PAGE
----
Article

In vivo expression of cyclooxygenase-1 in activated microglia and macrophages during neuroinflammation visualized by PET with 11C-ketoprofen methyl ester.

RIKEN Center for Molecular Imaging Science, Hyogo, Japan.
Journal of Nuclear Medicine (Impact Factor: 5.56). 06/2011; 52(7):1094-101. DOI: 10.2967/jnumed.110.084046
Source: PubMed

ABSTRACT Cyclooxygenase (COX)-1 and -2 are prostanoid-synthesizing enzymes that play important roles in the regulation of neuroinflammation and in the development of neurodegenerative disorders. However, the specific functions of these isoforms are still unclear. We recently developed (11)C-labeled ketoprofen methyl ester as a PET probe that targets the COXs for imaging neuroinflammation, though its responsible isoform is yet to be determined. In the present study, we performed ex vivo and in vivo imaging studies with (11)C-ketoprofen methyl ester and determined the contributions of the COX isoforms during the neuroinflammatory process.
To identify the COX isoform responsible for (11)C-ketoprofen methyl ester in the brain, we examined the ex vivo autoradiography of (11)C-ketoprofen methyl ester using COX-deficient mice. Time-dependent changes in accumulation of (11)C-ketoprofen methyl ester during the neuroinflammatory process were evaluated by PET in rats with hemispheric neuroinflammation induced by intrastriatal injection of lipopolysaccharide or quinolinic acid. In both rat models, cell-type specificity of COX isoform expression during neuroinflammation was identified immunohistochemically.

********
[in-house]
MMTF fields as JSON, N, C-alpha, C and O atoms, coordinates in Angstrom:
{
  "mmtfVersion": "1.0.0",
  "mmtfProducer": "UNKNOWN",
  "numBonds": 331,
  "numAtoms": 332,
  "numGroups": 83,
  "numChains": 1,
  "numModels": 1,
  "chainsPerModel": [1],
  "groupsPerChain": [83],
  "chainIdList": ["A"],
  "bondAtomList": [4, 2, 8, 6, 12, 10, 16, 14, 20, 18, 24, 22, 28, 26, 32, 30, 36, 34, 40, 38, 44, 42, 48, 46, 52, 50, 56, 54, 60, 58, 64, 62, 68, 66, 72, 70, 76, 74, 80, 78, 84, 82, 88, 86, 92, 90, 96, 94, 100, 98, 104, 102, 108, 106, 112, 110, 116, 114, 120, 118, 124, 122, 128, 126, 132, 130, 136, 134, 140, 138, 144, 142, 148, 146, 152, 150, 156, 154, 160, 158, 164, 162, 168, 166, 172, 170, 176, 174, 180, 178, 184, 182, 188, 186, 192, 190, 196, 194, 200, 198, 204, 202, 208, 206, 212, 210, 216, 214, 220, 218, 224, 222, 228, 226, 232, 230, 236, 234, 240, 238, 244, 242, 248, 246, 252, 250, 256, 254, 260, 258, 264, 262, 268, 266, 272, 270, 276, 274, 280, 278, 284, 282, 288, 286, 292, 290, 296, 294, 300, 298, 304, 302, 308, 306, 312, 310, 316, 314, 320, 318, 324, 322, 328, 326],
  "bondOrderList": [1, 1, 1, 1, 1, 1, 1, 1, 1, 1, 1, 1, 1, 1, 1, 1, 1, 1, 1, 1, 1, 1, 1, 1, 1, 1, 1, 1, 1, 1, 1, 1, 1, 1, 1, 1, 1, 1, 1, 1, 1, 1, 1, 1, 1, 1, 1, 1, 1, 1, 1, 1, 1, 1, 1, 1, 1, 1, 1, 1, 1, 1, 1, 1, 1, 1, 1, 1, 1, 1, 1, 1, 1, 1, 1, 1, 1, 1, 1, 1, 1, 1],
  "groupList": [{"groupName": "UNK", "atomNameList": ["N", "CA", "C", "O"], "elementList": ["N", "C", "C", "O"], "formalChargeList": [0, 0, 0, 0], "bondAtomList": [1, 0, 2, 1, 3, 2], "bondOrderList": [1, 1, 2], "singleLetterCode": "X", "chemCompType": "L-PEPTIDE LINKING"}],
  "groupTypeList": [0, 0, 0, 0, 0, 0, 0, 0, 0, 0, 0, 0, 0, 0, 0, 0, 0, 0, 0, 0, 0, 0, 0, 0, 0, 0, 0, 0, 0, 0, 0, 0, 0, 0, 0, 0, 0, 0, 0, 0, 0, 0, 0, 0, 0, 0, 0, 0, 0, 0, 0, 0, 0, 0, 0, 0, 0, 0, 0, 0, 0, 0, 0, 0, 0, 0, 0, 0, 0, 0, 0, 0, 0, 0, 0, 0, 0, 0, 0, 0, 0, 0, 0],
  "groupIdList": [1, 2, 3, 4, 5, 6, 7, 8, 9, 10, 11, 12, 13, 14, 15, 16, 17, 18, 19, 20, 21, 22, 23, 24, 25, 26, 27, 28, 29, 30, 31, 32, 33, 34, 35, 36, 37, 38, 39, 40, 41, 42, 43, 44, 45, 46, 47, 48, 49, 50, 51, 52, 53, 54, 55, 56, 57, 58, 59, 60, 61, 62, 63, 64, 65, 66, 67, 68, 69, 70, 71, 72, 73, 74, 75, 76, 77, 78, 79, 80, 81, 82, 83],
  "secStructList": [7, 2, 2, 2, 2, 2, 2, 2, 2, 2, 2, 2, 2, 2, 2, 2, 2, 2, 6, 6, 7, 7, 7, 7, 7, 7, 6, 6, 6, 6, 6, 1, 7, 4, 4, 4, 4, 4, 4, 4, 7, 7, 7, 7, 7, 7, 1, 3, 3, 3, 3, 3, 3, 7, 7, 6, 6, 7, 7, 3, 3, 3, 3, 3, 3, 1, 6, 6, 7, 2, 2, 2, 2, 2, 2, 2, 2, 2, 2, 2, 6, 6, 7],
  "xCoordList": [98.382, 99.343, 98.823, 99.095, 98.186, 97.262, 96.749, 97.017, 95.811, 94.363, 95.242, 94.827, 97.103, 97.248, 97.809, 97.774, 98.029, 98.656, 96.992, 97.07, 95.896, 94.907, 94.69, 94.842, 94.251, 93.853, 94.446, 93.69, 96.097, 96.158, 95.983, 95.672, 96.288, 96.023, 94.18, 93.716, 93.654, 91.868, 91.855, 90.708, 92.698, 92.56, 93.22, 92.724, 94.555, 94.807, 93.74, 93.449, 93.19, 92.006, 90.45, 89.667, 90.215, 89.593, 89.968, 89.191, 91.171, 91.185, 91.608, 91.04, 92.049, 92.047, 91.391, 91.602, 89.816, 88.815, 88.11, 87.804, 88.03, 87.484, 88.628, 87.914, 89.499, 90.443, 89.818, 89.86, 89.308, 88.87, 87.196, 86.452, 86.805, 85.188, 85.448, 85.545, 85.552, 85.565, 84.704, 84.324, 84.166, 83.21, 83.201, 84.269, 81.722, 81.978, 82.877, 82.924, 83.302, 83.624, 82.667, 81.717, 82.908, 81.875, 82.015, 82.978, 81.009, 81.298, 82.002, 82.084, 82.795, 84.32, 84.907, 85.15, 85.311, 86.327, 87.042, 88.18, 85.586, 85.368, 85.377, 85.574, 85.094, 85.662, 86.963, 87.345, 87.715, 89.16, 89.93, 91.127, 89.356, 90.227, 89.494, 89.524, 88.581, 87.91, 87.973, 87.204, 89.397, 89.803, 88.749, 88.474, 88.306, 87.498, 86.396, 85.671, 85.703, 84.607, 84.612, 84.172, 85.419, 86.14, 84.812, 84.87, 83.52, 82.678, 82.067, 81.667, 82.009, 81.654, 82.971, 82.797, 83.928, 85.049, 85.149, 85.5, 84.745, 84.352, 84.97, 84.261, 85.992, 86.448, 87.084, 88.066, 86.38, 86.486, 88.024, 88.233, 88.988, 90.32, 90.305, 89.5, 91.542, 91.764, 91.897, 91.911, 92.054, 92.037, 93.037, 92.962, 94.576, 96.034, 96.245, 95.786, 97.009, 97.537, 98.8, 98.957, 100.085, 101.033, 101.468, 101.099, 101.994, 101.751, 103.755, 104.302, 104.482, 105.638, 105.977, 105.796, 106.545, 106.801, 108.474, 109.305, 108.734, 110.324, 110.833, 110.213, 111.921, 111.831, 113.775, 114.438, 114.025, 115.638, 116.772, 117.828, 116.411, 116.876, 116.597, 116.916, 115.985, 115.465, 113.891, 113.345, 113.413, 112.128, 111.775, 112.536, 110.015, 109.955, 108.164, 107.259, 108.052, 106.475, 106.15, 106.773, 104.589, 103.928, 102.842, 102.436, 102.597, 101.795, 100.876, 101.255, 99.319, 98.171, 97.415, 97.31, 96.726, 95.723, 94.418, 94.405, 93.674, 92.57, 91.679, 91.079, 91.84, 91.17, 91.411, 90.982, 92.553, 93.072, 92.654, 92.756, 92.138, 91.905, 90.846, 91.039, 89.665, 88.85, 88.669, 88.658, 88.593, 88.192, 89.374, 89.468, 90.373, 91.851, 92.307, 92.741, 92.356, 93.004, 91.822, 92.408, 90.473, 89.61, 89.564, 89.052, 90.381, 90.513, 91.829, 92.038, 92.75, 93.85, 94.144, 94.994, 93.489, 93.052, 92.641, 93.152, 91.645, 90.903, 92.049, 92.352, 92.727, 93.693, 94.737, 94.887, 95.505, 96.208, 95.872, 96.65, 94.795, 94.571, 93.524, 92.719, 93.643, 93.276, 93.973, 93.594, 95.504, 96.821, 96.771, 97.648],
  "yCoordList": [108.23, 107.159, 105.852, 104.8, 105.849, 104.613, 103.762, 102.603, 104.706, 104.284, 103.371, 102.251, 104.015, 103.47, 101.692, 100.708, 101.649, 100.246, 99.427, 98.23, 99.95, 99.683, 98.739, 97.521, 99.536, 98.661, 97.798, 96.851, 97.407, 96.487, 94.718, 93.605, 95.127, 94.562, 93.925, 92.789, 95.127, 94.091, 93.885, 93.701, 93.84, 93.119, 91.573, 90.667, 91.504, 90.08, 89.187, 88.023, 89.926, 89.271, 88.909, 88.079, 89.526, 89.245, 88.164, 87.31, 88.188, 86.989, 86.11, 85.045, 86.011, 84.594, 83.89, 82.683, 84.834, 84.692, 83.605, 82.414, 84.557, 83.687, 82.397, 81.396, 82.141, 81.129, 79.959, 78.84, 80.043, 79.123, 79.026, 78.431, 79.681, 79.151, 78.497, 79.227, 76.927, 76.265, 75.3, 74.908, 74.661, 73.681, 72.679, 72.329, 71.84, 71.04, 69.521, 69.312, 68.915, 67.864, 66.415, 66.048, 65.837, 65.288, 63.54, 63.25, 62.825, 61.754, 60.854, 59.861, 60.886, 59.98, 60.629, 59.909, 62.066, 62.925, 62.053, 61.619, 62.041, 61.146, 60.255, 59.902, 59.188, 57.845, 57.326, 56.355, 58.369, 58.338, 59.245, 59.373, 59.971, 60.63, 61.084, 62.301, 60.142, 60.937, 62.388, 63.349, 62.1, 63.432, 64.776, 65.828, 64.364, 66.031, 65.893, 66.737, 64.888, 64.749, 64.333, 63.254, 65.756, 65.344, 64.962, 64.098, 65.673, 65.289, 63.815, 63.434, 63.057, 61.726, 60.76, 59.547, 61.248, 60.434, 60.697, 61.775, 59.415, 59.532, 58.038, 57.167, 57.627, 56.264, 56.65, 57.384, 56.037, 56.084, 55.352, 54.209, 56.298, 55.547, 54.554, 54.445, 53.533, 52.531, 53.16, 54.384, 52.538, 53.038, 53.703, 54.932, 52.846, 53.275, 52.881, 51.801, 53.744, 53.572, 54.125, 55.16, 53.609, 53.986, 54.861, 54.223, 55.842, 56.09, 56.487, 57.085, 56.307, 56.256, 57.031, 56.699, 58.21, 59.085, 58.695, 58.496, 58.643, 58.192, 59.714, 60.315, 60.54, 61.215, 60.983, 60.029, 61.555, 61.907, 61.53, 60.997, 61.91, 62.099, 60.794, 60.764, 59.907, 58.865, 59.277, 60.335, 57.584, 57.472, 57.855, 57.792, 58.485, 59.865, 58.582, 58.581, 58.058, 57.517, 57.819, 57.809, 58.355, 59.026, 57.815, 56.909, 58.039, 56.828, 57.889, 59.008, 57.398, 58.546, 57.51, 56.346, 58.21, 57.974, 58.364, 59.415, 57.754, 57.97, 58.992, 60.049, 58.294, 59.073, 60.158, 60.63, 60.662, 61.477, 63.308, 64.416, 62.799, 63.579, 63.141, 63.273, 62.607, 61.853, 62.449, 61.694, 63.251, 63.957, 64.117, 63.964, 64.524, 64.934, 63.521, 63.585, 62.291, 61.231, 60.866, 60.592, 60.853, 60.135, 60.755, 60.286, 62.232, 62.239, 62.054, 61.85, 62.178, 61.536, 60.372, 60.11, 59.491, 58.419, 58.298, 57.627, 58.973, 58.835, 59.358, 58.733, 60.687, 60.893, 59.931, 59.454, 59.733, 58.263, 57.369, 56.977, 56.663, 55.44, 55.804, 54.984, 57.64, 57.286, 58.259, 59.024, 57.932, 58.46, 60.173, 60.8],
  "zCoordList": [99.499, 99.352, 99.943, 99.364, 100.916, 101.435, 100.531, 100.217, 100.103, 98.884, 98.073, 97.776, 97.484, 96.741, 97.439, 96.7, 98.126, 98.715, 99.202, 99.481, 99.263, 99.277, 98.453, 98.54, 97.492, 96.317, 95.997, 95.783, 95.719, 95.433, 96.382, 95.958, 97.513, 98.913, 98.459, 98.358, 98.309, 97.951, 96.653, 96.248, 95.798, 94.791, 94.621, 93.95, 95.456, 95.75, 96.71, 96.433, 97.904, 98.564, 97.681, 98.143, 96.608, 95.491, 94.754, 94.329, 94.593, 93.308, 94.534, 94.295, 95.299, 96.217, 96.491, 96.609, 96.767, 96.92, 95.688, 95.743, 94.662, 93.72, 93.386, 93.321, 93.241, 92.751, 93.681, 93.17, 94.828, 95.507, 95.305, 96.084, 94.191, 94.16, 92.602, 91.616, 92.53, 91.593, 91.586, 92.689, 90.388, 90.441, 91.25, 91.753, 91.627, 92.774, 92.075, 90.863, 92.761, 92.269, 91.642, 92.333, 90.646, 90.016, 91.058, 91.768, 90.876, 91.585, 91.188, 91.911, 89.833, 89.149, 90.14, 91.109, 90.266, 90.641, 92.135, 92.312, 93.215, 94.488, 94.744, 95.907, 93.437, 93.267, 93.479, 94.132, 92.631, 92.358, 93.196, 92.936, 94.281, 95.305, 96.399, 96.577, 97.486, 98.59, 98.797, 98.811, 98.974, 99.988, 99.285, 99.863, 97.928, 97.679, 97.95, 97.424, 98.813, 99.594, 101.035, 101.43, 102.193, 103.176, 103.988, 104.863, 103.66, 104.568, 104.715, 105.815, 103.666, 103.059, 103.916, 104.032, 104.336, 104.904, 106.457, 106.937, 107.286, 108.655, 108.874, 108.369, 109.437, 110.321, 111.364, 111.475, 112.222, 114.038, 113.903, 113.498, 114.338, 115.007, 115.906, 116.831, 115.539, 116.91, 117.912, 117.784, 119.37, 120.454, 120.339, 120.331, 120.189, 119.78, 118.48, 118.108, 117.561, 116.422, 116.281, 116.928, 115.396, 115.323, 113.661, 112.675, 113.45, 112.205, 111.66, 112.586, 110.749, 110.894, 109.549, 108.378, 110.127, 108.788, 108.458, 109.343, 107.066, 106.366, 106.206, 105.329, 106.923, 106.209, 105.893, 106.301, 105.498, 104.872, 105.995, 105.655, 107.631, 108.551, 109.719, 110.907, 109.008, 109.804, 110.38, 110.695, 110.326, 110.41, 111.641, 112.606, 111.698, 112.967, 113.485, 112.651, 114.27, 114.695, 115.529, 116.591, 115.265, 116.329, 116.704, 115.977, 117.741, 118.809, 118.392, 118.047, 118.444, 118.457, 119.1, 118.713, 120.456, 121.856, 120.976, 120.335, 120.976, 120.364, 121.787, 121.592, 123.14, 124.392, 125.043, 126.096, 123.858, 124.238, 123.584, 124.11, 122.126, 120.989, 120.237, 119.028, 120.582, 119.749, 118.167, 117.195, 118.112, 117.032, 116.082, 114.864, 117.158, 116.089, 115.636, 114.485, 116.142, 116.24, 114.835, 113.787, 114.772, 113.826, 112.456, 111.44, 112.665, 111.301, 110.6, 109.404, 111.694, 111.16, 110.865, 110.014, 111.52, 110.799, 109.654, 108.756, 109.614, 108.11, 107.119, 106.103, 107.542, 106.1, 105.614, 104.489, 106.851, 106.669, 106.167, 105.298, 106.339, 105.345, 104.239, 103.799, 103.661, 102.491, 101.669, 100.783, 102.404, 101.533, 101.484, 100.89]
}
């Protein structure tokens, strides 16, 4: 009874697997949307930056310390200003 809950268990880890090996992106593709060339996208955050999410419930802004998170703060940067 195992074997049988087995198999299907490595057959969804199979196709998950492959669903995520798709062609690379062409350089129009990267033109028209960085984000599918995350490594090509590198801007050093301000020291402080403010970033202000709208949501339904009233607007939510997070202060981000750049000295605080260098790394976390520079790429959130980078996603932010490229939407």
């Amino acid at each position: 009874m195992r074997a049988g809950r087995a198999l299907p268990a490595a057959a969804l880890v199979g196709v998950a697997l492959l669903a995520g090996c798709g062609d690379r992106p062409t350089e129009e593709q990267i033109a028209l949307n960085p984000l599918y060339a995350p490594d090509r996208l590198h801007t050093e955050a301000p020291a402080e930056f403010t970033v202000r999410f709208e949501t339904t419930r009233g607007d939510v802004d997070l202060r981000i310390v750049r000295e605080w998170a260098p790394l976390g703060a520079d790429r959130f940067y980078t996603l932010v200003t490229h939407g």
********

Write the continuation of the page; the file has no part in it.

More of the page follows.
Ex vivo autoradiographic analysis of COX-deficient mice revealed a significant reduction of (11)C-ketoprofen methyl ester accumulation only in COX-1-deficient mice, not COX-2-deficient mice. PET of rats after intrastriatal injection of lipopolysaccharide showed a significant increase in accumulation of (11)C-ketoprofen methyl ester in the inflamed area. This increase was evident at the early phase of 6 h, peaked at day 1, and then returned to basal levels by day 7. In addition, immunohistochemical analysis revealed that the population of activated microglia and macrophages was elevated at the early phase with COX-1 expression but not COX-2. A significant increase in (11)C-ketoprofen methyl ester accumulation was also observed at day 1 after intrastriatal injection of quinolinic acid, with increased COX-1-expressing activated microglia and macrophages.
We have identified (11)C-ketoprofen methyl ester as a COX-1-selective PET probe, and using this, we have also demonstrated a time-dependent expression of COX-1 in activated microglia and macrophages during the neuroinflammatory process in the living brain. Thus, COX-1 may play a crucial role in the pathology of neuroinflammation and might be a critical target for the diagnosis and therapy of neurodegenerative disorders.